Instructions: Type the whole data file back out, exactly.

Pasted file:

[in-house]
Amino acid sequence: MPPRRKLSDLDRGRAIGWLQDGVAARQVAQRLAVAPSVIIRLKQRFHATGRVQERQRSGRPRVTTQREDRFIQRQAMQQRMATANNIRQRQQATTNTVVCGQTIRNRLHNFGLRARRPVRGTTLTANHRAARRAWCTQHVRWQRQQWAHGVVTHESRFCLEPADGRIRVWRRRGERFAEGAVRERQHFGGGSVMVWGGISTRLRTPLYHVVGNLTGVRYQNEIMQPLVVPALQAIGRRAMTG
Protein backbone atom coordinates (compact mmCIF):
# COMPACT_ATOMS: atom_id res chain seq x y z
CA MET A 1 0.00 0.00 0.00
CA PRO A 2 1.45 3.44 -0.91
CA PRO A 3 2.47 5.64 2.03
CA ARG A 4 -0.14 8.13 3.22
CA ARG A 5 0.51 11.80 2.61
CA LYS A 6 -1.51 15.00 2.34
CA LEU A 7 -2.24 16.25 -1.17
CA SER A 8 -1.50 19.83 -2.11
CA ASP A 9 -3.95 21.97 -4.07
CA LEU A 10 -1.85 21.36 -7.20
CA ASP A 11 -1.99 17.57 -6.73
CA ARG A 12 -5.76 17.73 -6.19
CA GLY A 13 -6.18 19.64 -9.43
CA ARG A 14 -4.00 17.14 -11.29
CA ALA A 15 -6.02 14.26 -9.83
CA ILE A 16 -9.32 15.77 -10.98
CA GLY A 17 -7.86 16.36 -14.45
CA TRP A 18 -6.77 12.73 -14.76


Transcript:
[in-house]
Amino acid sequence: MPPRRKLSDLDRGRAIGWLQDGVAARQVAQRLAVAPSVIIRLKQRFHATGRVQERQRSGRPRVTTQREDRFIQRQAMQQRMATANNIRQRQQATTNTVVCGQTIRNRLHNFGLRARRPVRGTTLTANHRAARRAWCTQHVRWQRQQWAHGVVTHESRFCLEPADGRIRVWRRRGERFAEGAVRERQHFGGGSVMVWGGISTRLRTPLYHVVGNLTGVRYQNEIMQPLVVPALQAIGRRAMTG
Protein backbone atom coordinates (compact mmCIF):
# COMPACT_ATOMS: atom_id res chain seq x y z
CA MET A 1 0.00 0.00 0.00
CA PRO A 2 1.45 3.44 -0.91
CA PRO A 3 2.47 5.64 2.03
CA ARG A 4 -0.14 8.13 3.22
CA ARG A 5 0.51 11.80 2.61
CA LYS A 6 -1.51 15.00 2.34
CA LEU A 7 -2.24 16.25 -1.17
CA SER A 8 -1.50 19.83 -2.11
CA ASP A 9 -3.95 21.97 -4.07
CA LEU A 10 -1.85 21.36 -7.20
CA ASP A 11 -1.99 17.57 -6.73
CA ARG A 12 -5.76 17.73 -6.19
CA GLY A 13 -6.18 19.64 -9.43
CA ARG A 14 -4.00 17.14 -11.29
CA ALA A 15 -6.02 14.26 -9.83
CA ILE A 16 -9.32 15.77 -10.98
CA GLY A 17 -7.86 16.36 -14.45
CA TRP A 18 -6.77 12.73 -14.76